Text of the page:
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  • Article rank
  • 16 May 2012
  • Business Day
  • Valliea@bdfm.co.za

Up in smoke: more in SA lighting up illegally

Government, business lose billions to growing trade in illicit cigarettes, writes

ATIGHTER control of borders and harsher penalties were needed to curb the “alarming” rise in the trade of contraband cigarettes in SA.

This is according to British American Tobacco (BAT) SA MD Brian Finch.

He said the incidence of this trade has almost doubled over the past three years.

Last year about 77,5-billion cigarettes were sold illegally in SA, up from 6-billion in 2010.

As 25% of the total cigarette market, this by far exceeds the global average of between 8% and 12%, said BAT.

About 80% of the illegal cigarettes comes from Zimbabwe.

The government, BAT said, lost about R4bn in unpaid taxes (excise and VAT) last year and more than R3bn in 2010 as a result of the illegal trade in cigarettes, while legitimate retailers lose more than R500m annually.

Mr Finch attributed the rise in this illegal trade to the economic downturn that has adversely affected consumers’ disposable income, forcing them to downgrade to cheaper products.

“While we acknowledge and commend the effort that government is putting into combating illicit trade in cigarettes, a lot more still needs to be done,” Mr Finch said.

“Law enforcers should ensure that the period between investigations and the actual prosecutions of illicit traders is shorter than it currently is, and that the penalties are also harsher than they currently are.”

South African Revenue Service (SARS) spokesman Adrian Lackay, who disputes that the situation is as described by BAT, said both BAT and the Tobacco Institute of Southern Africa (Tisa) had regular interactions with government and could raise the need for policy changes at any time.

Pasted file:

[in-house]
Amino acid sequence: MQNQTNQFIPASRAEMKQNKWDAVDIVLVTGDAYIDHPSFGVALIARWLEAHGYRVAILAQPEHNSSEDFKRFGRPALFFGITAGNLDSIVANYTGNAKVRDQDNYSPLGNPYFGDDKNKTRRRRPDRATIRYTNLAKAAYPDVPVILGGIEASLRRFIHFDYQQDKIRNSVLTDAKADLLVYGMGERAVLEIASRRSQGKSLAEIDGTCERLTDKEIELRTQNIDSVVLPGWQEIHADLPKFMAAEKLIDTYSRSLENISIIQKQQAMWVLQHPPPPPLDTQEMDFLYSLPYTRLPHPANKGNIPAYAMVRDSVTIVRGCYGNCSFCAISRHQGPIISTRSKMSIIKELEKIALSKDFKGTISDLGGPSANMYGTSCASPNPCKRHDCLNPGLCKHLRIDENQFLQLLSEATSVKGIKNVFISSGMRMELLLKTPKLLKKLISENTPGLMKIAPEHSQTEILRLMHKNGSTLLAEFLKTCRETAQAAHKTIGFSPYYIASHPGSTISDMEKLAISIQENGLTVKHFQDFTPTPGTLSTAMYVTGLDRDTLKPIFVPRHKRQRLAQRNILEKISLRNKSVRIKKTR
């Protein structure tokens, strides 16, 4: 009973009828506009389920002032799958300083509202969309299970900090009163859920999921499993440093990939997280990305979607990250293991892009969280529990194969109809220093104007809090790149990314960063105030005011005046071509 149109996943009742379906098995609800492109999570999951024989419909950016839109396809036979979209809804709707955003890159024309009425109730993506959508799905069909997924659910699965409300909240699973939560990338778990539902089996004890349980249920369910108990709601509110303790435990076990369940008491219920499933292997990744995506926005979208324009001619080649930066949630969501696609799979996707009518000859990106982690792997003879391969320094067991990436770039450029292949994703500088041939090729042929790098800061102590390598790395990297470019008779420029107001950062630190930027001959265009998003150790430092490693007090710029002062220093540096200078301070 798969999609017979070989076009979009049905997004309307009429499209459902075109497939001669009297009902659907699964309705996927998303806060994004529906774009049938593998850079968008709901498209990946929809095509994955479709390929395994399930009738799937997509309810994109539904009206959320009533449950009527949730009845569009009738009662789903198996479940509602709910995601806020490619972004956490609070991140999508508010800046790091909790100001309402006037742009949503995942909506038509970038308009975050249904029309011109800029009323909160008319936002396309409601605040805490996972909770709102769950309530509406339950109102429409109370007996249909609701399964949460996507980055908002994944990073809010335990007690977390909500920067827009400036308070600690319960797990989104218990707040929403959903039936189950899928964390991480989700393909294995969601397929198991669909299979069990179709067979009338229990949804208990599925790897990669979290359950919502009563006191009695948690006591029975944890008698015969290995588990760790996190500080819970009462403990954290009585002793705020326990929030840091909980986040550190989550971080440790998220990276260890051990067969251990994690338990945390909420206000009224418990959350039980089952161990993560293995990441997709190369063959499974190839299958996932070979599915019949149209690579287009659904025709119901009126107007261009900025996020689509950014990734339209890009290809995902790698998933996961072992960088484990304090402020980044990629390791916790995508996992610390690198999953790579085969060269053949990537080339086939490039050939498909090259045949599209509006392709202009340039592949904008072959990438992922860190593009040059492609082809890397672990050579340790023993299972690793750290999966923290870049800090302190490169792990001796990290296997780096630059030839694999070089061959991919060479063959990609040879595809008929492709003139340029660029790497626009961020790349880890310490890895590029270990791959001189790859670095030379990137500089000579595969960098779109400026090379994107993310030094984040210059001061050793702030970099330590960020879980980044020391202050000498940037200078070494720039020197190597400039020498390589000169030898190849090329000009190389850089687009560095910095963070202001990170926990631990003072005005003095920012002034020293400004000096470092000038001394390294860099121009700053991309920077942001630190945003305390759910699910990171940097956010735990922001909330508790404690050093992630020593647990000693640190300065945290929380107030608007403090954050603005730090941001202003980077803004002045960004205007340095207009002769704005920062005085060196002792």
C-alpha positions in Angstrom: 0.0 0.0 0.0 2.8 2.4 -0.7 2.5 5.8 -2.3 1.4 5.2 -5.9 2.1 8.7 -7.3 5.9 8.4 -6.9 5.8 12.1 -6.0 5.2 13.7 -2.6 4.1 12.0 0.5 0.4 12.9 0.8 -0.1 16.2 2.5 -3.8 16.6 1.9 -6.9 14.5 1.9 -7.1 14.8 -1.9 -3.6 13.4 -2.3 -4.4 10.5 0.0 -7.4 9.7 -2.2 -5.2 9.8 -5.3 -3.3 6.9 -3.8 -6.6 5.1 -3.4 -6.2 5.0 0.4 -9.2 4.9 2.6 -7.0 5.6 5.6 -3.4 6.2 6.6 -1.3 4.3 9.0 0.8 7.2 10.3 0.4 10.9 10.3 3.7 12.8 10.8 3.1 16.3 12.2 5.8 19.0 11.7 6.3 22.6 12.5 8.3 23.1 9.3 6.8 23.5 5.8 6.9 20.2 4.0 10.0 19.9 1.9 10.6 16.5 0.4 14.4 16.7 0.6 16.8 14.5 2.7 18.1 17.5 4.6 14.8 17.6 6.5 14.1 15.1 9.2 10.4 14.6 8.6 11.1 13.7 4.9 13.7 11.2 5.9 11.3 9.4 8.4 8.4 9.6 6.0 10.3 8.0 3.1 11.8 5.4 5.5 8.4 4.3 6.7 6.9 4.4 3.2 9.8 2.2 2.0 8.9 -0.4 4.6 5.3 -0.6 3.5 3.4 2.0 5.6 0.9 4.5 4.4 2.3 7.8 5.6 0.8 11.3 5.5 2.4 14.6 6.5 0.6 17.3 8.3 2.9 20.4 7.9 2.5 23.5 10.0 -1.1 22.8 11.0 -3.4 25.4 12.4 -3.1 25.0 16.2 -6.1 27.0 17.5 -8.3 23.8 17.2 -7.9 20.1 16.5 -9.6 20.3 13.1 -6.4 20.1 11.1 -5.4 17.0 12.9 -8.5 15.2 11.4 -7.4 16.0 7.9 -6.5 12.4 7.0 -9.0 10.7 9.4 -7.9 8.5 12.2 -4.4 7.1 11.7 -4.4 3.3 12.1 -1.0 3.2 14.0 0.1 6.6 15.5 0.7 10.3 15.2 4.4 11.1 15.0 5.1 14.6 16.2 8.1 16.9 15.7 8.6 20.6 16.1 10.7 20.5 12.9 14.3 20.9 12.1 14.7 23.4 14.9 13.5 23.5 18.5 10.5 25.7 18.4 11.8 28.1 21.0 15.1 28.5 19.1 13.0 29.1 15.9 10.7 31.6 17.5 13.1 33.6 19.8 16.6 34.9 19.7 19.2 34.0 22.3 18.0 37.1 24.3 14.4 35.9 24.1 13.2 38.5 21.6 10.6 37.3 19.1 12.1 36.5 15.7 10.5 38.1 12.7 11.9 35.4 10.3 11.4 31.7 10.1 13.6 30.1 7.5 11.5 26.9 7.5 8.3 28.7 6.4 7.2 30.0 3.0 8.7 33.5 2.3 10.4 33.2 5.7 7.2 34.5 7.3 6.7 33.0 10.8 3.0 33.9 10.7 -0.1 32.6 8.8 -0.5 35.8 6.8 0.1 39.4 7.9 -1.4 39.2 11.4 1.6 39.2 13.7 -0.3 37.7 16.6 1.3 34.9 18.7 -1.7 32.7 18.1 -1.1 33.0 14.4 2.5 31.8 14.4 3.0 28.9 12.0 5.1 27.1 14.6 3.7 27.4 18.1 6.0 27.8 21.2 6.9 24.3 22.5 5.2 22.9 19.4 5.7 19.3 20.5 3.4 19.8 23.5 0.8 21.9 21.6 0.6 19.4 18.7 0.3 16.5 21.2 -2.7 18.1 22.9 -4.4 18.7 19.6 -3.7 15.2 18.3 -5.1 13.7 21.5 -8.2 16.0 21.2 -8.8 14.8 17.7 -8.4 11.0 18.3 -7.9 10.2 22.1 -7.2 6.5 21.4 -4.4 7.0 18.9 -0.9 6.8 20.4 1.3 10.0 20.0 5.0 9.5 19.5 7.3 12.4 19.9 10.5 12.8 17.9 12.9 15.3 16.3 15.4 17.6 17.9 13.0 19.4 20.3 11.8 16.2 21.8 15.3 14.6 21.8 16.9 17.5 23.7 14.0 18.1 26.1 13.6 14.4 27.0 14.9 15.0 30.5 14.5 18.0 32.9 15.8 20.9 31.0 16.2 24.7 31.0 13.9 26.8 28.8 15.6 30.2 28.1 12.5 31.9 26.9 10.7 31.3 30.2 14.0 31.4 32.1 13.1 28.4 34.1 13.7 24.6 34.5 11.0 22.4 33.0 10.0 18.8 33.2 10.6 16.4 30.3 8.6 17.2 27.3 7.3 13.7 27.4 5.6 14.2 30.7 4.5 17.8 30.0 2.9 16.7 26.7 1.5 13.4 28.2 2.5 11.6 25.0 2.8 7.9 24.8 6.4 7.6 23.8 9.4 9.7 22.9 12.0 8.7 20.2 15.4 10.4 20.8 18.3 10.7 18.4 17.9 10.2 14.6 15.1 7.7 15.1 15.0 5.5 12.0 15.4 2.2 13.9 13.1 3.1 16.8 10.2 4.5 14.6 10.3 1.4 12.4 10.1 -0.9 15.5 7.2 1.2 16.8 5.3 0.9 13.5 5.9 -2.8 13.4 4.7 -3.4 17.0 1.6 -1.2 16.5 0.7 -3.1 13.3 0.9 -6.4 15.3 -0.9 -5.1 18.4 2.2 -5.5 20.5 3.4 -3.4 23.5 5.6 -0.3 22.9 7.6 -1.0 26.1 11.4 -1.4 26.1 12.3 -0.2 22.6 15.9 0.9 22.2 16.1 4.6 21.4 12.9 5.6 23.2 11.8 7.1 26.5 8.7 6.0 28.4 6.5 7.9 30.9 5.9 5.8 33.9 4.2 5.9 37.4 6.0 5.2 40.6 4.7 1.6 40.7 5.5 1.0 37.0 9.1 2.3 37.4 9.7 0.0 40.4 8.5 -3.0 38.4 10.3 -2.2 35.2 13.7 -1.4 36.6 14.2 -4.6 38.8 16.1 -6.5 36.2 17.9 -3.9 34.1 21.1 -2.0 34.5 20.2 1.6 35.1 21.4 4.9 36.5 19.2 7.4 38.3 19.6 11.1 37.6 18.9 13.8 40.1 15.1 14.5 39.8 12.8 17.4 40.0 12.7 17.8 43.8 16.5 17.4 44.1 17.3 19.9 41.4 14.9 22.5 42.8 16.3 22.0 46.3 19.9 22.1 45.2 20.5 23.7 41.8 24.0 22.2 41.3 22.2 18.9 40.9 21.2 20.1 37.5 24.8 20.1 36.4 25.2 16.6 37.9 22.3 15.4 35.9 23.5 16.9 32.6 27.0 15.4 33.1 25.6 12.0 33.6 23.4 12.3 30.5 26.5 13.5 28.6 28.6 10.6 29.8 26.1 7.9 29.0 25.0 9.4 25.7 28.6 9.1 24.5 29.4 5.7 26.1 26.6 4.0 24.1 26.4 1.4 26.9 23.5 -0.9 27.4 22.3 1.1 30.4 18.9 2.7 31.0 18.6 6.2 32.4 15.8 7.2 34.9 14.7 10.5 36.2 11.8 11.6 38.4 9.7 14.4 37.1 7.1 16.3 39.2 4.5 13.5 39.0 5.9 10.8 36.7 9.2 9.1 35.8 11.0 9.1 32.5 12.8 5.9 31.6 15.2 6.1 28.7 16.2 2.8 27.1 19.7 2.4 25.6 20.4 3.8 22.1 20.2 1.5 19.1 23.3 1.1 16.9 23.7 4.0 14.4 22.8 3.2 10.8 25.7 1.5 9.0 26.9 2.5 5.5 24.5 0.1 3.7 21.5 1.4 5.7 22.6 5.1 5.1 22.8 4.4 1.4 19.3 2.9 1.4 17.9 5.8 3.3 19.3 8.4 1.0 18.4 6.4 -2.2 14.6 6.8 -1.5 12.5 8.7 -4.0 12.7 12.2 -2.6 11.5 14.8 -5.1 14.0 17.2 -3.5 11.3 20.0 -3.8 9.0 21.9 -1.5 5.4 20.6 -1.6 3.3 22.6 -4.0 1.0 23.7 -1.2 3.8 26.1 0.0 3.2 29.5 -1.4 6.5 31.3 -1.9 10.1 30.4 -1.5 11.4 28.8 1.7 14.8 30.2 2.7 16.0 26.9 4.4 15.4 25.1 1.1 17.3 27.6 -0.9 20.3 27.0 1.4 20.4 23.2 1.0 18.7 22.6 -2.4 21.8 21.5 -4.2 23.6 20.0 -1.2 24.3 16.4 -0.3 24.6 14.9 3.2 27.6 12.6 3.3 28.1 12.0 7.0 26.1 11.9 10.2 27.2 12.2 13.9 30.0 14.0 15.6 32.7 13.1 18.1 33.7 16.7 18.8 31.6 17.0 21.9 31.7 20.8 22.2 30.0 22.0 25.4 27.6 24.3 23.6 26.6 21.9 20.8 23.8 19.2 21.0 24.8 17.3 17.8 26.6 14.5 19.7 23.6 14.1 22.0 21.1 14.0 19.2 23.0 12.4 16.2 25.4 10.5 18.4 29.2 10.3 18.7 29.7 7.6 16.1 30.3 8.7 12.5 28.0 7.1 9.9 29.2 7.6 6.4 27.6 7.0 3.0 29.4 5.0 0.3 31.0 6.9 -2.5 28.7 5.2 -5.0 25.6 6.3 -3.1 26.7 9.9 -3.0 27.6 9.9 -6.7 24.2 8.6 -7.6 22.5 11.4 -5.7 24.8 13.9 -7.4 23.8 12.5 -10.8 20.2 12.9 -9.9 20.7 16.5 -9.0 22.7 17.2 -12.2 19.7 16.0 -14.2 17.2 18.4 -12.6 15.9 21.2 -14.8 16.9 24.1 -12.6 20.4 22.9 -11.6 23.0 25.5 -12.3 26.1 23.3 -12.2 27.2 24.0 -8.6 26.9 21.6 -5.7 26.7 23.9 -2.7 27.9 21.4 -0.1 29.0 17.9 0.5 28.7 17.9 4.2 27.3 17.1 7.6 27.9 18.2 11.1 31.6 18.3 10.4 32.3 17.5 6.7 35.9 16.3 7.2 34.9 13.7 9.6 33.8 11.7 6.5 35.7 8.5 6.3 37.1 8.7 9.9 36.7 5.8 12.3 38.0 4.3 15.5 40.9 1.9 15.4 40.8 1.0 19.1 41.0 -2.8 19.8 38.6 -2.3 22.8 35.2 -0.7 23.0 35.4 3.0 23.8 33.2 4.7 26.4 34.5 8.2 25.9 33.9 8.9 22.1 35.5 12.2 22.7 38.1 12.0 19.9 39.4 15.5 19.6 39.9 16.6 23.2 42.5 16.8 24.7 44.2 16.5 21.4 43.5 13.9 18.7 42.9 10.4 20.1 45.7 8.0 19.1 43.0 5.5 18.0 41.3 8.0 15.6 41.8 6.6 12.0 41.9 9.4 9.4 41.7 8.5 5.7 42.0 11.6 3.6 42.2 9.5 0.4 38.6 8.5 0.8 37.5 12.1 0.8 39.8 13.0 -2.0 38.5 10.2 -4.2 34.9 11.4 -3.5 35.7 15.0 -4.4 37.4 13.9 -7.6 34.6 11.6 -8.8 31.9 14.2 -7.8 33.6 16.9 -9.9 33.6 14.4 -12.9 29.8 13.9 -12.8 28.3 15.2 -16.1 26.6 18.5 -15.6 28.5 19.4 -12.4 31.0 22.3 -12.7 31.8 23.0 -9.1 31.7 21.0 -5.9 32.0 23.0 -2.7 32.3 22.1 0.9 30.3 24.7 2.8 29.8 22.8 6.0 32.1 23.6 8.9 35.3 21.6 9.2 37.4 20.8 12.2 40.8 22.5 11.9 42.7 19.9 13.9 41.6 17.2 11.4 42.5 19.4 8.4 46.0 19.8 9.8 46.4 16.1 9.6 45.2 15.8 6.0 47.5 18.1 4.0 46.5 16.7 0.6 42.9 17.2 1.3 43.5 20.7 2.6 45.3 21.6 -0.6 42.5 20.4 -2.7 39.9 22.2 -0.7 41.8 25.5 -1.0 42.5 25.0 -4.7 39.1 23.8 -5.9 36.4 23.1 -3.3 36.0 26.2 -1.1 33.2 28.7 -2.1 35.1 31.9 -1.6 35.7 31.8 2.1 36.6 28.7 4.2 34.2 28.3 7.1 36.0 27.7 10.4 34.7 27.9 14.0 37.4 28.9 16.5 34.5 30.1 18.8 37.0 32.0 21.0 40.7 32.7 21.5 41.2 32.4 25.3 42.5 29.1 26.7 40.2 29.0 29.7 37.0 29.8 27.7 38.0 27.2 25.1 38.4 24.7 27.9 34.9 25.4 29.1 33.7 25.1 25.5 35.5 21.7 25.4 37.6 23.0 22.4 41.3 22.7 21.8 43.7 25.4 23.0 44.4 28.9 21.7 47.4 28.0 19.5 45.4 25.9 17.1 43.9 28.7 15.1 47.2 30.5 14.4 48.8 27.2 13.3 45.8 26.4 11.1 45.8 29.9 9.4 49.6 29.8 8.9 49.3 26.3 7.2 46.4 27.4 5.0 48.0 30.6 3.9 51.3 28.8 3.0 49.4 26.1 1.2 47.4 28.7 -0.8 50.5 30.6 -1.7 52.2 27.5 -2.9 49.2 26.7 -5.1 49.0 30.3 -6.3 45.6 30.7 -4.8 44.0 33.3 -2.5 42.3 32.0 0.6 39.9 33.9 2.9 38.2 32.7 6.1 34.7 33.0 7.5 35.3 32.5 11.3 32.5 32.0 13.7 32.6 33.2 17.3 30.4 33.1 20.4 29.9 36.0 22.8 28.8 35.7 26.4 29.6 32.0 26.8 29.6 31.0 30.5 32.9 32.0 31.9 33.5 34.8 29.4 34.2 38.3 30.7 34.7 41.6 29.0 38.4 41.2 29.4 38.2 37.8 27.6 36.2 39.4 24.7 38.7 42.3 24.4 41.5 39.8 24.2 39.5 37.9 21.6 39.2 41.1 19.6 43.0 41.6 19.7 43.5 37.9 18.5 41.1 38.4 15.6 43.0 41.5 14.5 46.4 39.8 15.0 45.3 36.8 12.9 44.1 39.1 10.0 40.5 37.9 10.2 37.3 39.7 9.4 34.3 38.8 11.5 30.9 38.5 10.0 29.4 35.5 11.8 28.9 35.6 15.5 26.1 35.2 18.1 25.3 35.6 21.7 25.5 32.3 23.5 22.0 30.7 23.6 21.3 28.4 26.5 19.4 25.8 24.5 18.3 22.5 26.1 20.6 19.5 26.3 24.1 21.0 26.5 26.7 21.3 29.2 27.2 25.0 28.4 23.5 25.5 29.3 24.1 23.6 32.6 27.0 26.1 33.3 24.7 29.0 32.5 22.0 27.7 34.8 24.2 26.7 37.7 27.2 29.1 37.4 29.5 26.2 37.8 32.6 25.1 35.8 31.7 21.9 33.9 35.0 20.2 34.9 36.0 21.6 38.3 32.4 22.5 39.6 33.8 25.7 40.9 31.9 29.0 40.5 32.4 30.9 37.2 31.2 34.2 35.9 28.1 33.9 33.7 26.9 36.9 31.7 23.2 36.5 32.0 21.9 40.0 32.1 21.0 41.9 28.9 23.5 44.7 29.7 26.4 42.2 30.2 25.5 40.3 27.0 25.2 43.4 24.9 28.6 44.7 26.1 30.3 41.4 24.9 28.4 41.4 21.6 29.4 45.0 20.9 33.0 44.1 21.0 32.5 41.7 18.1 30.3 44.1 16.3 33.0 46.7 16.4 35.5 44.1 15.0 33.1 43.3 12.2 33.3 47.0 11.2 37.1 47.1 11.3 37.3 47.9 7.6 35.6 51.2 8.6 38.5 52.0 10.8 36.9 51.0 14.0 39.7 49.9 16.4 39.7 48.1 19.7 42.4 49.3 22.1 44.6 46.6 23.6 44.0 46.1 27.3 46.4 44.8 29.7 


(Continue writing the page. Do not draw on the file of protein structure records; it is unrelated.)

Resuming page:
“It is factually incorrect to say the trade in illicit cigarettes has increased. In SARS compliance programme published last month we outline this illicit trade as a key focus point for us,” he said. Mr Lackay said SARS confiscated illicit goods often and had a much tighter control of borders since 1994.

The compliance programme is an overview of SARS’ plans for the next five years to grow compliance with tax and customs legislation. It focuses on seven key areas that include the undervaluation of imports in the clothing and textile industries, and trade in illicit cigarettes. During the past financial year, SARS has made more than 20 000 seizures of goods to the value of about R1bn including about R100m worth of contraband cigarettes, the document says.

SARS said its interventions “will continue to focus on clamping down on cigarettes smuggled via warehouses as well as the diversion of cigarettes destined for export back into the local market.

“We also plan to modernise our warehousing management systems”, it said.

Tisa’s Francois van der Merwe said government would need to have a holistic approach to solving the illicit trade problem. “The health and agriculture departments also need to get involved. There isn’t one silver bullet to tackle the growth of this problem,” he said.

“Despite the health department’s best efforts to curb smoking, it has increased and even though the legal cigarette trade has been declining, the illegal incidence had risen,” he said.

Mr Van der Merwe said SA’S higher tax structure when compared to neighbouring countries also contributed to illicit trade. “Duties on tobacco products have risen 1 350% since 1994, whereas the illicit trade was non-existent prior to 1994, it is now almost 26% of the market.”

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